J. Pharoah Doss: Coming full circle with Ibram X Kendi  

Dr. Ibram X. Kendi spoke at the Aspen Ideas Festival in 2019 about his book How to Be an Antiracist. During the Q&A, a questioner was unsure how Kendi defined racism and asked him to provide a definition. Kendi defined racism as a collection of racist policies that lead to racist inequity that are substantiated by racist ideas.

Kendi clearly established his own definition of racism that coincides with his antiracist philosophy. But critics argued that including the term being defined in the definition, as Kendi did, constitutes circular reasoning.

Kendi’s defenders stated that the opponents failed to understand that racism is not about people; it is about power, and Kendi’s term accurately captures that dynamic.

The following year, an unarmed black man named George Floyd was killed by a white police officer in Minneapolis, sparking nationwide rioting. Activists dubbed the civil upheaval America’s “racial reckoning.” Corporations donated millions of dollars to Black Lives Matter and other social justice organizations, while Twitter’s CEO gave $10 million to Ibram X. Kendi’s Center for Antiracist Research.

Time Magazine named Kendi to its 2020 Time 100 list, ranking him among the world’s most influential individuals. Kendi said, “I’m focused on using any influence I may have to challenge racism, to eliminate racial inequity and injustice, and to build an antiracist world.”

What exactly was Kendi’s influence?

During America’s “racial reckoning,” Kennedy Mitchum, a 22-year-old black woman who graduated from Drake University in Des Moines, Iowa, wrote to Merriam-Webster’s editors, demanding an update to the dictionary’s definition of racism.

She complained that racism is not only prejudice against a certain race; as the dictionary defines it, it’s both prejudice combined with social and institutional power. Mind you, the second definition of racism in the Merriam-Webster dictionary actually conveyed this concept, but it sounded like Mitchum wanted the dictionary to mirror Kendi’s definition.

Merriam-Webster’s editors chose to update their second definition of racism.

The original definition, which described racism as a doctrine or political program based on the assumption of racism and designed to execute its principles, or a political or social system founded on racism, was changed to “the systemic oppression of one racial group for the social, economic, and political advantage of another; specifically, white supremacy.”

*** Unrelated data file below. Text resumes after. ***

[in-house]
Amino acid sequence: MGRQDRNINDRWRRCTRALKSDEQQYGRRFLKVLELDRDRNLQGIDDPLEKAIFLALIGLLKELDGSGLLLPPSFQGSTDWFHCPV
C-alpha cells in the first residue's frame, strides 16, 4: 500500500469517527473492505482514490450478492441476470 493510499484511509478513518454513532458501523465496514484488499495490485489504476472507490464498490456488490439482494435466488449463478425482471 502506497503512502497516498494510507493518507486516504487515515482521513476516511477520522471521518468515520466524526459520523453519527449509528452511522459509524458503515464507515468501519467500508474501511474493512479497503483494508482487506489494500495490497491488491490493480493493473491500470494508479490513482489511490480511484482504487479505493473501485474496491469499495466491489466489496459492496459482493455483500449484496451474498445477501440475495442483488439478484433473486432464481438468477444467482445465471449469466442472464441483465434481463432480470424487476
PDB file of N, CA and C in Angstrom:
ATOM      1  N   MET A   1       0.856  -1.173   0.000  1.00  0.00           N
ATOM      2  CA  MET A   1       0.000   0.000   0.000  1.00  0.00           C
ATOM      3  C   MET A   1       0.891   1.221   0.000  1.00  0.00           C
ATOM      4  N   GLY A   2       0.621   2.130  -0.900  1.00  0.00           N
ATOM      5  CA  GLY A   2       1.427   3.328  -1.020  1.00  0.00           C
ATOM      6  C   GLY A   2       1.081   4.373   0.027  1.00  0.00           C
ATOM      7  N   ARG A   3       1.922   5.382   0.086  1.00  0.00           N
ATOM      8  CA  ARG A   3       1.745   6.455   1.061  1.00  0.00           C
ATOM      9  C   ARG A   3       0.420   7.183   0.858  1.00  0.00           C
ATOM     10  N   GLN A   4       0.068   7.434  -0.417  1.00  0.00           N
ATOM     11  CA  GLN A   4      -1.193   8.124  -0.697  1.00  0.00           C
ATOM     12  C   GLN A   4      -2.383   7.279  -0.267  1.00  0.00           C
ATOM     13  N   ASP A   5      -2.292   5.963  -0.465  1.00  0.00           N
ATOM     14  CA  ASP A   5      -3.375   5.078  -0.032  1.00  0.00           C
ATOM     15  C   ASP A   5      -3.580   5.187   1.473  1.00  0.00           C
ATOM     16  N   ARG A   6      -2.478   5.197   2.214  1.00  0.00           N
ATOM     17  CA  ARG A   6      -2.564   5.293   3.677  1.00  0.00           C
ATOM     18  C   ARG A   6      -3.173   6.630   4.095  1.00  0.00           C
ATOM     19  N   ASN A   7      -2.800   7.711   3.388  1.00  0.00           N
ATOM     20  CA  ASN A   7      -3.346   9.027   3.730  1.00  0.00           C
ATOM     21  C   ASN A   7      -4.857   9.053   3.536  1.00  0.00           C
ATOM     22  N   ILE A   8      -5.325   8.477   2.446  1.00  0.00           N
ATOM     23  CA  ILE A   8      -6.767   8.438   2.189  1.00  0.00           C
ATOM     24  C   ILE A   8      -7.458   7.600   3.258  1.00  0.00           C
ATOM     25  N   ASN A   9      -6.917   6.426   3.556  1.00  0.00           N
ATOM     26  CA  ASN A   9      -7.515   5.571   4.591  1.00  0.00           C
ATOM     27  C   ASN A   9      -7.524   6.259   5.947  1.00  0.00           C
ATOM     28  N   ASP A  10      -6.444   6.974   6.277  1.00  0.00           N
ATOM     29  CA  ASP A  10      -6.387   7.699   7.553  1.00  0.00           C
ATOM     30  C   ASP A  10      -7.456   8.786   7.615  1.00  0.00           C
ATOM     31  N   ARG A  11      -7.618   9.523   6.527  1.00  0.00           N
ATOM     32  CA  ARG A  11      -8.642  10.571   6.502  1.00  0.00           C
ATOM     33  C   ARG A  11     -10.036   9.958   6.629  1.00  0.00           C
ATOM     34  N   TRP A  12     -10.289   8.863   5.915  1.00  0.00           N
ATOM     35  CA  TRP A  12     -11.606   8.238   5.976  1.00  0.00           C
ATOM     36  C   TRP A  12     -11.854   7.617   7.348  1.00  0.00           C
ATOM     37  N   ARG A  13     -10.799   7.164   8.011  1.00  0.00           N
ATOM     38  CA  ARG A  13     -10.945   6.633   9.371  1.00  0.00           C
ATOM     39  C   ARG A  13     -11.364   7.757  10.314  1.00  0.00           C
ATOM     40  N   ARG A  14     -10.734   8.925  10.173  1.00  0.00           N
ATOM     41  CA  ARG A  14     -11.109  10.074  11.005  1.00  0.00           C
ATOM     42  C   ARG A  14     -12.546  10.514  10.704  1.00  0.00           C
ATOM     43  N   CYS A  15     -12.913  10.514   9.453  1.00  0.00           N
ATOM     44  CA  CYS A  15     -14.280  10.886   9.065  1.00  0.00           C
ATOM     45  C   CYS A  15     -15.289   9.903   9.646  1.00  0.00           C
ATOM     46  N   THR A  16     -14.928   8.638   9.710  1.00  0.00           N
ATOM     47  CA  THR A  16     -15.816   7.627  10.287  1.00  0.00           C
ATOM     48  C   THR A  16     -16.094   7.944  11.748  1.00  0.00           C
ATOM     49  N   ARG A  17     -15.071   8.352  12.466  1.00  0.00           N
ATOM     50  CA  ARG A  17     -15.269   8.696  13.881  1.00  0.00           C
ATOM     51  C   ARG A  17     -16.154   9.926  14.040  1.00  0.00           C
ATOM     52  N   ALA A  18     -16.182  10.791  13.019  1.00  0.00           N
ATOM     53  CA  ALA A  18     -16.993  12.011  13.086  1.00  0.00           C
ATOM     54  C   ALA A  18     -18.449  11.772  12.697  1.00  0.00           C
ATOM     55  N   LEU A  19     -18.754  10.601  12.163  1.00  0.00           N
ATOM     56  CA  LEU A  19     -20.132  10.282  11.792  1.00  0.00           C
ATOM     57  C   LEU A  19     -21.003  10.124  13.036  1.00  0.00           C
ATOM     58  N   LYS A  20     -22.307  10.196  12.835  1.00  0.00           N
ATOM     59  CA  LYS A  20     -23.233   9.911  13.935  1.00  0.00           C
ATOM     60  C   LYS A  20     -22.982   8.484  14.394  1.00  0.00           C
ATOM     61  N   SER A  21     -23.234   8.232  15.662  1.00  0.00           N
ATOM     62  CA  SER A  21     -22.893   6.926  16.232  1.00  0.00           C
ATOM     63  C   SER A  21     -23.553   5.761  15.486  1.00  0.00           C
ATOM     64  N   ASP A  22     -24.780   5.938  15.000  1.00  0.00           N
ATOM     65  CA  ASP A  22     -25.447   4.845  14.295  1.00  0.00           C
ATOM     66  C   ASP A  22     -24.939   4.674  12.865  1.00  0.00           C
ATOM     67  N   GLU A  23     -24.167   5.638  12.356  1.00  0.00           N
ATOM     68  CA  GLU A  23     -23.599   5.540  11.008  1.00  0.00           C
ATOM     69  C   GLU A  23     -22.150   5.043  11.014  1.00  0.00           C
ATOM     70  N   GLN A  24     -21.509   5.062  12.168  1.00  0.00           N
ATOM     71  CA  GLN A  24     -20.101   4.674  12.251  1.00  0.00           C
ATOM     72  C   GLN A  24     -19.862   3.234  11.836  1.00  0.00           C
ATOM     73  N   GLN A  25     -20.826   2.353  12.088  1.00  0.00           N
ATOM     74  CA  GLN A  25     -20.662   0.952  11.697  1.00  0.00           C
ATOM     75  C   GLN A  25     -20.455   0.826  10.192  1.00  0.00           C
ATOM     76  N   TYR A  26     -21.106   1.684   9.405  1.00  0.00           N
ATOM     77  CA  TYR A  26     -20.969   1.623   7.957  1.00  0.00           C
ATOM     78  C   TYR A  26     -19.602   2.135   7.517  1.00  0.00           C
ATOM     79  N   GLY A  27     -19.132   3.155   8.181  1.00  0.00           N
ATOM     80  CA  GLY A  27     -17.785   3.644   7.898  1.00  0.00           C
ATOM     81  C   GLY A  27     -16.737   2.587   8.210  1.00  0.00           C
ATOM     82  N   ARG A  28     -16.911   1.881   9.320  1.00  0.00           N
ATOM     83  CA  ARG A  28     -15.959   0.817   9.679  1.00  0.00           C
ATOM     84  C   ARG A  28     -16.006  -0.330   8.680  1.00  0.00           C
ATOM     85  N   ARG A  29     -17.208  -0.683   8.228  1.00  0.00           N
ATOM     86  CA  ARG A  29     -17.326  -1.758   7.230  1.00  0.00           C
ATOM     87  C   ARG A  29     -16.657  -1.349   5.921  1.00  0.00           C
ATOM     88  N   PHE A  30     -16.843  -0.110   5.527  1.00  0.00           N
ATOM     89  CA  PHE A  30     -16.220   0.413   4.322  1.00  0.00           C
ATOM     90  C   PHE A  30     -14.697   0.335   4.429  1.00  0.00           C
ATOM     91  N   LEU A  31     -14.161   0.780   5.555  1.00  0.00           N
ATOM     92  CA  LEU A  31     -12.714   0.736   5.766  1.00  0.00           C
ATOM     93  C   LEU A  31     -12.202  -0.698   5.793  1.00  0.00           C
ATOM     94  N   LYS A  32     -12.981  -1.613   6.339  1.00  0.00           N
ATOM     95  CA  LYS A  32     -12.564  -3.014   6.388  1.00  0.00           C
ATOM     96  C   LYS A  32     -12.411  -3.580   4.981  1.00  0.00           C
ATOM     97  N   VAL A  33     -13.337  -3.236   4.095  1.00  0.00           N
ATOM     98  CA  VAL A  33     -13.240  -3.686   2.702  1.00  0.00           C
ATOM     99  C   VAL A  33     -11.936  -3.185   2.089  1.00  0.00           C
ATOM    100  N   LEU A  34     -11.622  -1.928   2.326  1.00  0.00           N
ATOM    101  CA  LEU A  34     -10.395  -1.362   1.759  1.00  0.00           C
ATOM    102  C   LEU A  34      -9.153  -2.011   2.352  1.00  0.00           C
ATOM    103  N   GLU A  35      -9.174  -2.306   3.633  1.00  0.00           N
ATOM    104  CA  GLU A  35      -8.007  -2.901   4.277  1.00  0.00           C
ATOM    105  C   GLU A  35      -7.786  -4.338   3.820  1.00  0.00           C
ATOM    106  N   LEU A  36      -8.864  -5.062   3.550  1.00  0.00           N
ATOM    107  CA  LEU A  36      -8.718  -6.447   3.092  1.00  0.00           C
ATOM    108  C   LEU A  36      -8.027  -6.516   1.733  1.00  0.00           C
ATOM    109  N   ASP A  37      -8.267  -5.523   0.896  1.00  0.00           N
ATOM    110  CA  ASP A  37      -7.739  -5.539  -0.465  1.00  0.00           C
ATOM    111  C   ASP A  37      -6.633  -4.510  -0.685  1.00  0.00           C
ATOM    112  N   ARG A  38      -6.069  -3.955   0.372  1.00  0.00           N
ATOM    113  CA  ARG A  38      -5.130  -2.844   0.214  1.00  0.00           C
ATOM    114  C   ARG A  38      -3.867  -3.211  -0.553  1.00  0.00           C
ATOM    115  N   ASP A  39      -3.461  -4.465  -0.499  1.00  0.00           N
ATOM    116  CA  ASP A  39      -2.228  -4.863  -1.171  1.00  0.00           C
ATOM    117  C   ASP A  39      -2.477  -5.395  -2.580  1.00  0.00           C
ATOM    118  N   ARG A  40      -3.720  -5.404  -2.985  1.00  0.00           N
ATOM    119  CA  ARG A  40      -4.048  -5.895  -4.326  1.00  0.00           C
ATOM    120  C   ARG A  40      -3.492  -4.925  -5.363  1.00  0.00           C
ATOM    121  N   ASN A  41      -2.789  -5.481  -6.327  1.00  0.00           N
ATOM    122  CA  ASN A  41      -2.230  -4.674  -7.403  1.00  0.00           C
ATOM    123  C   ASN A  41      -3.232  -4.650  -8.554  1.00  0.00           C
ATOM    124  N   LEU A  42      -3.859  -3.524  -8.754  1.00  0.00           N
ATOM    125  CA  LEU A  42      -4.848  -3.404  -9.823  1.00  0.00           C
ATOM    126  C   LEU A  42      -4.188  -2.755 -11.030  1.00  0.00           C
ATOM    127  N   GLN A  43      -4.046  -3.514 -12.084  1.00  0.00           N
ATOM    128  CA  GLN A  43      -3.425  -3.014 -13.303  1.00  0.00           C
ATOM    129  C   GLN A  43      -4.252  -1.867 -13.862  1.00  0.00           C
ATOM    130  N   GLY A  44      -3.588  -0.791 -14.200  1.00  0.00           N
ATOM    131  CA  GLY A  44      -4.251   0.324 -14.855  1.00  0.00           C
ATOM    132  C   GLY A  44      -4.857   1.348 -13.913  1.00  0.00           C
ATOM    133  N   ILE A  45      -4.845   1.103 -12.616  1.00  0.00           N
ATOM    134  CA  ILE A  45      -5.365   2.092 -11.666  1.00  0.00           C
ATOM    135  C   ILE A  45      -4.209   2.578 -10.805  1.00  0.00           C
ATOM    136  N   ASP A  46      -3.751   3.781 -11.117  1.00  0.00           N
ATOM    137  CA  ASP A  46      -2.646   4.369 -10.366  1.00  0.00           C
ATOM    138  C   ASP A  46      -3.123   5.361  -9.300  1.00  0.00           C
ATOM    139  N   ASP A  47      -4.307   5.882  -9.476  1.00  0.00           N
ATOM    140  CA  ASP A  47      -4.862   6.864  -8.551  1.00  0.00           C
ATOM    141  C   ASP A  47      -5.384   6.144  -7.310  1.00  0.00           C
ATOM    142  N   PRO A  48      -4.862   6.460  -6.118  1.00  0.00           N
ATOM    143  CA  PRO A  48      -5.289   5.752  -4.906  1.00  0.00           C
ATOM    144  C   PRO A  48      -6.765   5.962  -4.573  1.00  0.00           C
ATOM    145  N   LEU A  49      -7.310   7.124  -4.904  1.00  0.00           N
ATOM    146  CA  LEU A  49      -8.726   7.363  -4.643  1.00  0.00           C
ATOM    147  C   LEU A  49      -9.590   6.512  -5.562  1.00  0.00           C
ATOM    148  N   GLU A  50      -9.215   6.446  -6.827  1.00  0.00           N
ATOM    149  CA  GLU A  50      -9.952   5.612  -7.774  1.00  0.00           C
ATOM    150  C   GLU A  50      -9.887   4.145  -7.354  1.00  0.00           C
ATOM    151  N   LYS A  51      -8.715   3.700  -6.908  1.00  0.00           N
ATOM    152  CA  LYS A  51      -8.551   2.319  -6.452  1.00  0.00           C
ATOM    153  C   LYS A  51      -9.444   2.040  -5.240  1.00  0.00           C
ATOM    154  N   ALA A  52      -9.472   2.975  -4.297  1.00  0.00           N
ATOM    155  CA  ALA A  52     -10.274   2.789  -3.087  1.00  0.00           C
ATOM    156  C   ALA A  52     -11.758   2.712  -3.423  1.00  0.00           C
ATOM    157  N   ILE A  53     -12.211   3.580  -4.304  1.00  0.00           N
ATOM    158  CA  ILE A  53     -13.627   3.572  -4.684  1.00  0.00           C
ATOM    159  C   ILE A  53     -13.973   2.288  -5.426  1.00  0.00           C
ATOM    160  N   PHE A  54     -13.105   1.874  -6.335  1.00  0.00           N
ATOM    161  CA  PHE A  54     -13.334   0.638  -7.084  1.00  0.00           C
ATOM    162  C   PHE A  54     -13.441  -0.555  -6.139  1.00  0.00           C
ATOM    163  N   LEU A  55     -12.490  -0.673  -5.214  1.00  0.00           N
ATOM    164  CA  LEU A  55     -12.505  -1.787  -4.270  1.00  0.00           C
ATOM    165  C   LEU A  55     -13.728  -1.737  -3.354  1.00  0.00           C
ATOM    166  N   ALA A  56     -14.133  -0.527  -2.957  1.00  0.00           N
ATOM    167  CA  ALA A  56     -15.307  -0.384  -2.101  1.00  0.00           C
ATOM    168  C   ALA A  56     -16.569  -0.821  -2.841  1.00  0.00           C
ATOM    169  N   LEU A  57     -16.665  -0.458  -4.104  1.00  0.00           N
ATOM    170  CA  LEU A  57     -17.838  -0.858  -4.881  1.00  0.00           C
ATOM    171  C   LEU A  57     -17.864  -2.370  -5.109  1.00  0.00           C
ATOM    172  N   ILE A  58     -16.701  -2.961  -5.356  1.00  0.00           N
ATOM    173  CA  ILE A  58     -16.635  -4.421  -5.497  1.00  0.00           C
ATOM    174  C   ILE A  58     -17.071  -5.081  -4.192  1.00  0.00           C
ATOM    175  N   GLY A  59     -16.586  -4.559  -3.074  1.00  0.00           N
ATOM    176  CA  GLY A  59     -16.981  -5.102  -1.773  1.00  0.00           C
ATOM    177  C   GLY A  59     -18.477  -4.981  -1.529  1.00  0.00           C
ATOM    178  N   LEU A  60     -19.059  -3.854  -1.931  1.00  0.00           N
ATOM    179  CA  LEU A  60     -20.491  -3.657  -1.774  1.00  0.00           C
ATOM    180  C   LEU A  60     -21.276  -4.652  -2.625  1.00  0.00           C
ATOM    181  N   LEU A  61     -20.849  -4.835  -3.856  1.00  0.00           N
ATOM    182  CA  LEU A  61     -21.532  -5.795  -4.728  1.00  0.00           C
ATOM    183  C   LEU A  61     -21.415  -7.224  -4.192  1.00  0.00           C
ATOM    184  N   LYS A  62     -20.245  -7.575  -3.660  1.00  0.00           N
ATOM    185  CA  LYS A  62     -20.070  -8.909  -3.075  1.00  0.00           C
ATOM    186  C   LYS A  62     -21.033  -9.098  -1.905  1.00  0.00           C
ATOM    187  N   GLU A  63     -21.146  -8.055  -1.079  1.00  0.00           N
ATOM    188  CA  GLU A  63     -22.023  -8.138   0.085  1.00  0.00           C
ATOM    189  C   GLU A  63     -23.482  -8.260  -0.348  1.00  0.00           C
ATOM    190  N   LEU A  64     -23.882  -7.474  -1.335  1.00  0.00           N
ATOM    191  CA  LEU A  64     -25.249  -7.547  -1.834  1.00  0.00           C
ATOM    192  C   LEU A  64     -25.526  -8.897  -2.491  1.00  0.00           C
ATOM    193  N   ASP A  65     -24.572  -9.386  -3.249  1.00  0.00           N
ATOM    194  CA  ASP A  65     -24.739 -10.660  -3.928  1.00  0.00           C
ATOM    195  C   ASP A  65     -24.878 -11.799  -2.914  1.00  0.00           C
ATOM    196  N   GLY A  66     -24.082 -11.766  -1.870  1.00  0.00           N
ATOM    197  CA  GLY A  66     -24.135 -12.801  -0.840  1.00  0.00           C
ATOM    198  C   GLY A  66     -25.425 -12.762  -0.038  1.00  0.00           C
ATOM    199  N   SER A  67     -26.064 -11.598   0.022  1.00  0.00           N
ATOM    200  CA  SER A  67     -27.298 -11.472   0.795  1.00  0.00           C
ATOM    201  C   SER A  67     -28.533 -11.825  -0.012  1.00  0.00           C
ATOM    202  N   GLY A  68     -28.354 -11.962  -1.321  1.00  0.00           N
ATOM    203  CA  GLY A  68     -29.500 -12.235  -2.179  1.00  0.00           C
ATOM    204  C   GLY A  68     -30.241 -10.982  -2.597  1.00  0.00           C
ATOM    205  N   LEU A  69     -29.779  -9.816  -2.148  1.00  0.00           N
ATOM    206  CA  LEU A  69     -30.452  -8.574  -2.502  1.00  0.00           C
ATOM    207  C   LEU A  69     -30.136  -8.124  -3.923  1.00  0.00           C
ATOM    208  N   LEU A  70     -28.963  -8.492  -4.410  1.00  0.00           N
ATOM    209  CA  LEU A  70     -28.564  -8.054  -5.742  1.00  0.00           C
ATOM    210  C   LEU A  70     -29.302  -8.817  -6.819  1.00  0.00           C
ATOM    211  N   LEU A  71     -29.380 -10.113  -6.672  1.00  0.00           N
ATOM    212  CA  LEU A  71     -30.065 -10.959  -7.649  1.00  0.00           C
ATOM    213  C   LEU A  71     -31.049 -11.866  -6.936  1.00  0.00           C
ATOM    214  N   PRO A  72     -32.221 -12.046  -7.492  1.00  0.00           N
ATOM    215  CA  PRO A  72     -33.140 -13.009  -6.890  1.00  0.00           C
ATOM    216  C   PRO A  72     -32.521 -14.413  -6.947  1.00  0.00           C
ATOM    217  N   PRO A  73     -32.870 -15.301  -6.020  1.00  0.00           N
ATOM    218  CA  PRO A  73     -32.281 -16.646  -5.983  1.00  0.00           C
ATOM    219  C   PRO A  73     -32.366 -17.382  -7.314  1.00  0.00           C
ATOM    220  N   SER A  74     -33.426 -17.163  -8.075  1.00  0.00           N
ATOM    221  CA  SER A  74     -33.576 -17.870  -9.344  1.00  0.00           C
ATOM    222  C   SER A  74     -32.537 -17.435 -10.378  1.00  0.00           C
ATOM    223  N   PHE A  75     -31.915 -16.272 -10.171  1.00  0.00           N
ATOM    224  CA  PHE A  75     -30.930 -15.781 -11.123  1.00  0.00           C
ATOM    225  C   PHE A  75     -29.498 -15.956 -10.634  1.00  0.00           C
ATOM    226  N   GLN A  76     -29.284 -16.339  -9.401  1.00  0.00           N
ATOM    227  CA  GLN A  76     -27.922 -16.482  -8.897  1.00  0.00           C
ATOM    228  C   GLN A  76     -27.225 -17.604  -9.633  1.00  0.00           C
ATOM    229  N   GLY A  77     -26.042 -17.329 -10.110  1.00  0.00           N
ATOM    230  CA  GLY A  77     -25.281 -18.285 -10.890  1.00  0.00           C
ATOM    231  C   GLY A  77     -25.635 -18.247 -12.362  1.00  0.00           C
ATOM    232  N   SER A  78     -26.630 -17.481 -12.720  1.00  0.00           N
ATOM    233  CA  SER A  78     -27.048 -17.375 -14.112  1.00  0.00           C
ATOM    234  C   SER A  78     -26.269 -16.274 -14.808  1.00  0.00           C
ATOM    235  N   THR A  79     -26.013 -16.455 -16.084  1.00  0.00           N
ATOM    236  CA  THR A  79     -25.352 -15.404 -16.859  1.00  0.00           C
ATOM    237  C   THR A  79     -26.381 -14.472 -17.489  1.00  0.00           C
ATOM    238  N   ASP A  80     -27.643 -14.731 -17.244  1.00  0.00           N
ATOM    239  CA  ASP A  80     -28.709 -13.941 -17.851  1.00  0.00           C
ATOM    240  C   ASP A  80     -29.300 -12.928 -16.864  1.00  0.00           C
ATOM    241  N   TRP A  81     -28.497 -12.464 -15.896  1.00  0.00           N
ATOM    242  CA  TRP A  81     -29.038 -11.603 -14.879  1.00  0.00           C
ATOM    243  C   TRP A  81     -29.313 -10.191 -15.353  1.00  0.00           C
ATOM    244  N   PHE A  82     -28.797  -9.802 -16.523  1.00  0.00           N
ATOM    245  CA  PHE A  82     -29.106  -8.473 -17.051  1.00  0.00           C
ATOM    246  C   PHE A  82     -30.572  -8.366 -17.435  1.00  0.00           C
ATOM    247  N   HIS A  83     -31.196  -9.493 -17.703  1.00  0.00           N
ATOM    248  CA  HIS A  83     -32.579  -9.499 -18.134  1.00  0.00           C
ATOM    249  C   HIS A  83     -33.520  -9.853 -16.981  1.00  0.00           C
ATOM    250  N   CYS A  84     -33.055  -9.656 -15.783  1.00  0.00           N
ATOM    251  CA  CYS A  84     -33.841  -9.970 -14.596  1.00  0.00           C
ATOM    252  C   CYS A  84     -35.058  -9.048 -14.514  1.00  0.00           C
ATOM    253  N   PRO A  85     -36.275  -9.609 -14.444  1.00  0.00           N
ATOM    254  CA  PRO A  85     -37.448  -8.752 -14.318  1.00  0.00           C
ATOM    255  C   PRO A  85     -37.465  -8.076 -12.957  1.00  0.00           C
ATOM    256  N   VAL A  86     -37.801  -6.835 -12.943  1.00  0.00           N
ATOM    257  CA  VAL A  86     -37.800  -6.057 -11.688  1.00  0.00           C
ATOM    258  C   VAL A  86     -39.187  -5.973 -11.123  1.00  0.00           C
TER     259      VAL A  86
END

Merriam-Webster’s editor noted that the revision was long overdue. The editor went on to say, “While our focus will always be on faithfully reflecting the real-world usage of a word, not promoting a particular viewpoint, we have concluded that omitting any mention of the systemic aspects of racism promotes a certain viewpoint in itself, which does a disservice to readers of all races.”

According to Kendi, one may only be racist or antiracist; hence, the editor made the correction for antiracist reasons. Commentators joked that the dictionary had gone woke, while serious political experts disputed whether Merriam-Webster’s modification was a step forward toward better understanding or a hasty fix to address a complaint during America’s “racial reckoning.”

It is not the altered definition that matters. It’s what influenced the shift. A few years later, Kendi updated his book, How to Be an Antiracist, with a new preface.

Kendi admitted that his detractors were correct.

Kendi wrote, “I spend a lot of time explaining and defining the terms “racist policy” and “racist idea” or “antiracist policy” and “antiracist idea.” And then I use those definitions to define the terms racist and antiracist for an individual. I was so adamant about people coming to an understanding of those terms that I inserted them into these seminal definitions of what it means for an individual to be racist or antiracist. But that created circular definitions, where the terms “racist” and “antiracist” are used to define racist and antiracist. This error happened because I lost sight of something critical: definitions must be able to stand on their own.”

Merriam-Webster’s editors should have respectfully informed Mitchum that their definition could stand on its own. Instead, Kendi gets to correct himself, but the corrections in the dictionary remain.










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